A2-Level Benzene, Aromatic Chemistry
Alkylation of benzene involves the substitution of an alkyl group onto a benzene ring.
Alkyl groups are carbon chains bonded to another carbon atom (i.e. methyl).
Halogenoalkanes are reacted with a halogen carried to produce an R group with a positive charge that can act as the required electrophile.
The reaction requires warm conditions, and HCl is formed as a product.
Alkylation of Arenes
A very important part of organic chemistry is the ability to create carbon to carbon bonds. Alkylation of arenes refers to the process of adding an alkyl group to a benzene ring. This creates a bond between a carbon atom in a benzene ring and a carbon atom in the alkyl group.
Remember, an alkyl group just refers to a carbon chain that is bonded to another carbon chain in a molecule (methyl, ethyl…).
New groups can be added to a benzene ring in a standard electrophilic substitution reaction. However, the group to be added must be turned into an electrophile before it can be substituted onto the benzene ring.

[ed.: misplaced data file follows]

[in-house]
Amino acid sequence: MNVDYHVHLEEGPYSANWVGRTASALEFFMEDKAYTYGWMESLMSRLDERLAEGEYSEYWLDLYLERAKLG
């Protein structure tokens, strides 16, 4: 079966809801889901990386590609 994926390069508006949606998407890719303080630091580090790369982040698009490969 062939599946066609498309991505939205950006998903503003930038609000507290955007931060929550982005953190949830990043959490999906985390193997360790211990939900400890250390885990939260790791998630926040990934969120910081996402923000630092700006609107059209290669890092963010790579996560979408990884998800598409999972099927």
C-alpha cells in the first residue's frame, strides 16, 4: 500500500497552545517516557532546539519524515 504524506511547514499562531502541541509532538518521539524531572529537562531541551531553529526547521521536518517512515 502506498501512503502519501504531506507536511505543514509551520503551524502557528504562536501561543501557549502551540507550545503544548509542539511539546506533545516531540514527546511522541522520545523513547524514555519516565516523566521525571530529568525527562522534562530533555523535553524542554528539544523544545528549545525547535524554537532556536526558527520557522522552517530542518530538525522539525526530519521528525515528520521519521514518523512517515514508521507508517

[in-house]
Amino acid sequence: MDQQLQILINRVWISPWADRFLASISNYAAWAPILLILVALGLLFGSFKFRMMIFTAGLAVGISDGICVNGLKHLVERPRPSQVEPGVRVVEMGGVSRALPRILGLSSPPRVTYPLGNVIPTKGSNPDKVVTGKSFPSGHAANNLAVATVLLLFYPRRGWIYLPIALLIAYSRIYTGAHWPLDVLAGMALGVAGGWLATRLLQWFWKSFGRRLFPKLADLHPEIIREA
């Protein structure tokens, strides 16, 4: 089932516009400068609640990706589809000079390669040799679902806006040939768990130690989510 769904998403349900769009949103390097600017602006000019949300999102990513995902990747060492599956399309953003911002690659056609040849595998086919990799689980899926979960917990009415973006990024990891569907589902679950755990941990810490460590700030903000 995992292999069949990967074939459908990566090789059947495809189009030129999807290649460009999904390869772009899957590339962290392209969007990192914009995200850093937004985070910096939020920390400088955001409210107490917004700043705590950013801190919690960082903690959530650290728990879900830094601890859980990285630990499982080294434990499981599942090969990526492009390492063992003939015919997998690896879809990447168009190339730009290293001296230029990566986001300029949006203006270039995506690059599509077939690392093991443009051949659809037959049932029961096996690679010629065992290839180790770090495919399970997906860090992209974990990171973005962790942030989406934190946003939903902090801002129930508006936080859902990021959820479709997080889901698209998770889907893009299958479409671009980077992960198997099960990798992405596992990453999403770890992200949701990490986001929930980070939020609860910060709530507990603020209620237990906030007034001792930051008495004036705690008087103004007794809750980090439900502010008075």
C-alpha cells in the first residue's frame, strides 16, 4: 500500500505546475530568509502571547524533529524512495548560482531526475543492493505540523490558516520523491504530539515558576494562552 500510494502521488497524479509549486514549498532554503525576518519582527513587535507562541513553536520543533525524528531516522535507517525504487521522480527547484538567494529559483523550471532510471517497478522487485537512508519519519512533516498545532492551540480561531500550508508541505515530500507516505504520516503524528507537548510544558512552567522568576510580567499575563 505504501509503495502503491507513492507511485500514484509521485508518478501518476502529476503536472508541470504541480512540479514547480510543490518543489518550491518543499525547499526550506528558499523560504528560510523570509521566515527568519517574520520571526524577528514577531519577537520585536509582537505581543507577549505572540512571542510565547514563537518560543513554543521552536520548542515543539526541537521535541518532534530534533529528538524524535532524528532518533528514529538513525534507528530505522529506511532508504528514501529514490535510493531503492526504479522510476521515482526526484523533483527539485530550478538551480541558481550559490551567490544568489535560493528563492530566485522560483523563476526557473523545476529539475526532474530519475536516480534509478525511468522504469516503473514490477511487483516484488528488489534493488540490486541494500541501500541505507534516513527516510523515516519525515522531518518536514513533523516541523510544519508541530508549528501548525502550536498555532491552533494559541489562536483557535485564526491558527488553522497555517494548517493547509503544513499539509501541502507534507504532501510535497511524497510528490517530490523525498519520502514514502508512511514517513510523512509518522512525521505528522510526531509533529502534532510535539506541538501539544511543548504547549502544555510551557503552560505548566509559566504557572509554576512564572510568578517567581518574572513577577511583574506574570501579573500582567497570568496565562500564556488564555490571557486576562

To produce an electrophile of an alkyl group, a chloroalkane is used in the presence of a halogen carrier.
The chlorine-carbon bond in the chloroalkane is already polar, due to chlorine’s high electronegativity compared to the carbon it’s bonded with. The halogen carrier increases this degree of polarisation sufficiently for a co-ordinate bond to form between the halogen and the aluminium.
The carbon-halogen bond breaks.
The chlorine forms a co-ordinate bond with the halogen carrier (producing a negatively charged ion), and the carbon it broke its bond with is left with a positive charge (carbocation).
The alkyl group is now an electrophile, due to the electron deficient carbon with a positive charge.
The electrophile behaves as expected with the benzene ring, causing an electrophilic substitution reaction to occur.
The hydrogen ion released reacts with the negatively charged tetra ion to form HCl and re-generate the halogen carrier.